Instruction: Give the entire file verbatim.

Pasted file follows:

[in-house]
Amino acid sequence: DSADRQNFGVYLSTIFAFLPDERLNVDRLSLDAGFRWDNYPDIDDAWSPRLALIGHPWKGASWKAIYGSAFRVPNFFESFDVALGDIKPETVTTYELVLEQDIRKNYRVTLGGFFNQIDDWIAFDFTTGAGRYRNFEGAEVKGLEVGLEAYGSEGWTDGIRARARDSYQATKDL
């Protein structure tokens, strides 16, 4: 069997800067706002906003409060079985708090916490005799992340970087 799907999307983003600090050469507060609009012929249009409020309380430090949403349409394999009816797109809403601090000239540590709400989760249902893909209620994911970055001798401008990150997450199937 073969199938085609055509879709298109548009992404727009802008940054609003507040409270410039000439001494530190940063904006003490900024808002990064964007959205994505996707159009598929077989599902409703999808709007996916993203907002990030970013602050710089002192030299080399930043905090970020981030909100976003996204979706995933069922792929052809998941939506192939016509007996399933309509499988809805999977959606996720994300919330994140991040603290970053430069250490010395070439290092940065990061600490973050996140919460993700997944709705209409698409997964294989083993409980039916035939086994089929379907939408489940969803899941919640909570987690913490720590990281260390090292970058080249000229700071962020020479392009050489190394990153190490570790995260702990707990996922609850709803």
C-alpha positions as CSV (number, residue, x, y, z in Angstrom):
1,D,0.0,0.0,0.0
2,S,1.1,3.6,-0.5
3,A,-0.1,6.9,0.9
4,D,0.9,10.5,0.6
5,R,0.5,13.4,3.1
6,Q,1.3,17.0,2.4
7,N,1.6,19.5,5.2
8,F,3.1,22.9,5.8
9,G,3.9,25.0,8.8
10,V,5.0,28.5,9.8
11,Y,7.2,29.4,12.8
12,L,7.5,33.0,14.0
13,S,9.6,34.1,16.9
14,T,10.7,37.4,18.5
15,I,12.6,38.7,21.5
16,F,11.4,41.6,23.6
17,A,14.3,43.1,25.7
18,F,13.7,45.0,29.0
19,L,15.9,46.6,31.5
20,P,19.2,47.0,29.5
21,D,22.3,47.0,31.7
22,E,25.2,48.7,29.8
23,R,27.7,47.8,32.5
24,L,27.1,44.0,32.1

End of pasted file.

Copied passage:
[in-house]
Amino acid sequence: DSADRQNFGVYLSTIFAFLPDERLNVDRLSLDAGFRWDNYPDIDDAWSPRLALIGHPWKGASWKAIYGSAFRVPNFFESFDVALGDIKPETVTTYELVLEQDIRKNYRVTLGGFFNQIDDWIAFDFTTGAGRYRNFEGAEVKGLEVGLEAYGSEGWTDGIRARARDSYQATKDL
């Protein structure tokens, strides 16, 4: 069997800067706002906003409060079985708090916490005799992340970087 799907999307983003600090050469507060609009012929249009409020309380430090949403349409394999009816797109809403601090000239540590709400989760249902893909209620994911970055001798401008990150997450199937 073969199938085609055509879709298109548009992404727009802008940054609003507040409270410039000439001494530190940063904006003490900024808002990064964007959205994505996707159009598929077989599902409703999808709007996916993203907002990030970013602050710089002192030299080399930043905090970020981030909100976003996204979706995933069922792929052809998941939506192939016509007996399933309509499988809805999977959606996720994300919330994140991040603290970053430069250490010395070439290092940065990061600490973050996140919460993700997944709705209409698409997964294989083993409980039916035939086994089929379907939408489940969803899941919640909570987690913490720590990281260390090292970058080249000229700071962020020479392009050489190394990153190490570790995260702990707990996922609850709803």
C-alpha positions as CSV (number, residue, x, y, z in Angstrom):
1,D,0.0,0.0,0.0
2,S,1.1,3.6,-0.5
3,A,-0.1,6.9,0.9
4,D,0.9,10.5,0.6
5,R,0.5,13.4,3.1
6,Q,1.3,17.0,2.4
7,N,1.6,19.5,5.2
8,F,3.1,22.9,5.8
9,G,3.9,25.0,8.8
10,V,5.0,28.5,9.8
11,Y,7.2,29.4,12.8
12,L,7.5,33.0,14.0
13,S,9.6,34.1,16.9
14,T,10.7,37.4,18.5
15,I,12.6,38.7,21.5
16,F,11.4,41.6,23.6
17,A,14.3,43.1,25.7
18,F,13.7,45.0,29.0
19,L,15.9,46.6,31.5
20,P,19.2,47.0,29.5
21,D,22.3,47.0,31.7
22,E,25.2,48.7,29.8
23,R,27.7,47.8,32.5
24,L,27.1,44.0,32.1